Seraphina – Rachel Hartman.
Published: July 2012
Sourced: Bought copy
I couldn’t do this book justice in a summary if I had three years to try, and certainly not without giving away a few juicy spoilers. Basic premise is this: in Goredd, humans and dragons co-exist – although rather unwillingly. With the forty-year anniversary of the peace treaty between the two races looming, it is a really, really bad time for a member of the royal family to be murdered. Especially when it looks like a dragon may be the killer. Enter Seraphina Dombegh, our plucky protagonist and an incredibly gifted musician, recently taking on a place as assistant to the royal court composer. Drawn into the murder investigation by the alarmingly perceptive Prince Lucian Kiggs, the pair begin to uncover the truth behind a terrible plot to sabotage relations between humans and dragons. Only Seraphina has secrets of her own to keep hidden, secrets that threaten to emerge as she is goes deeper into this world of danger and politics.
Seraphina is one of the most interesting, well developed and perfectly executed fantasy reads I have had the pleasure of consuming in years. It ranks up there with Tamora Pierce and Kristen Cashore, for all the same reasons that I love these authors – political intrigue, fantastical creatures, strong, independent female main characters, and, of course, beautifully explored relationships.
In a world where dragons and humans live in a peaceful but tenuous co-existence, it could take only the smallest of sparks to bring the war back to life. Hartman illustrates the distrust and prejudice between humans and dragons with astonishing skill, especially for a debut author. Their world is perfectly built, with simmering tensions between the parties soaring to an epic conclusion. The timing in this novel is excellent, carrying the plot along at a steady pace and imparting knowledge without falling into the trap of the nefarious info-dump. The political element to this story is well-balanced with the human, and it makes for a fascinating and involving read.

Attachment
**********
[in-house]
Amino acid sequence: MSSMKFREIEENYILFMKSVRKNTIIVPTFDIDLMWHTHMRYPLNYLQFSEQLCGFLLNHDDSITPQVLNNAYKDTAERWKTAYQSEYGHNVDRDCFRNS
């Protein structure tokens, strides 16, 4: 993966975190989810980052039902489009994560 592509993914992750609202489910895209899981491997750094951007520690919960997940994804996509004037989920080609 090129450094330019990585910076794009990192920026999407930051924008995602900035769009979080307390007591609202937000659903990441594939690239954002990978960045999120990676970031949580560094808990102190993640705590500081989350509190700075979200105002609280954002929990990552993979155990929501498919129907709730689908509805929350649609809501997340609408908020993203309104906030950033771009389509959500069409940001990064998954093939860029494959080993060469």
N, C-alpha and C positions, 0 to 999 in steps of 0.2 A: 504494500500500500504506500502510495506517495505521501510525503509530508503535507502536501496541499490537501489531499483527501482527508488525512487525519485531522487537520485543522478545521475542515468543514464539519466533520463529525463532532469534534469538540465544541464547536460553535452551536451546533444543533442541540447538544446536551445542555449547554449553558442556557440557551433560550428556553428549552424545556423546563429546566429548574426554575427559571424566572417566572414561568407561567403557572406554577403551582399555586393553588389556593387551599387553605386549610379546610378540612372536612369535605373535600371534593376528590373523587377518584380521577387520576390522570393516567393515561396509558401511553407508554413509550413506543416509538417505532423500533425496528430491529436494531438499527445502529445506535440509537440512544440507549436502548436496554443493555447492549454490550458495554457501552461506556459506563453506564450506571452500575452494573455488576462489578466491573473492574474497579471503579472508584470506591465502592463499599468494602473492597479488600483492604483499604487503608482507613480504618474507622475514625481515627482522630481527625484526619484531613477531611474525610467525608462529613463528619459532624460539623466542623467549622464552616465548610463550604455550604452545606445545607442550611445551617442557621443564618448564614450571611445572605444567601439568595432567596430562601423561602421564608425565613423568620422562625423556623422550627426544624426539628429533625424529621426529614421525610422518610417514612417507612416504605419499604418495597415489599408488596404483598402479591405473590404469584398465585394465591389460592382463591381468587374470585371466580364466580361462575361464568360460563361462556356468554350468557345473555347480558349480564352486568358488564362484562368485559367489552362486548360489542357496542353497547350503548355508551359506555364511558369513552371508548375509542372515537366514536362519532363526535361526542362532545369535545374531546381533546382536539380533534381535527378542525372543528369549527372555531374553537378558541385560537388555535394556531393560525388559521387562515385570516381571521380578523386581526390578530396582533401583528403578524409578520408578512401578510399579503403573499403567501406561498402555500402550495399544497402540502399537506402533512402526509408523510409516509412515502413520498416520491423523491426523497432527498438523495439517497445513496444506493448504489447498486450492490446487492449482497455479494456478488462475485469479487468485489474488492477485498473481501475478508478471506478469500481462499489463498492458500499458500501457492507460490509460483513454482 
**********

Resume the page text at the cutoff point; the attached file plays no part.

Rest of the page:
Not to mention that the fantasy elements are – well, fantastic. Dragons walking around in human skin with their emotions on lockdown and rationality as religion? Genius! The most exquisitely fashioned relationship in this novel is that between the very human, very emotional Seraphina and her dragon mentor Orma. The conflict between reason and emotion is torturously played out. I felt for Orma, I felt for Seraphina, I felt for their astonishing world and I felt a very, very strong need to get my hands on the next book ASAP!
This is a great addition to the treasure trove of high-fantasy we’ve got going on in YA at the moment, and definitely my pick of the bunch.
Cover love: I am a huge fan of the US cover (below), but, alas, I live in Australia and instead have the edition pictured above.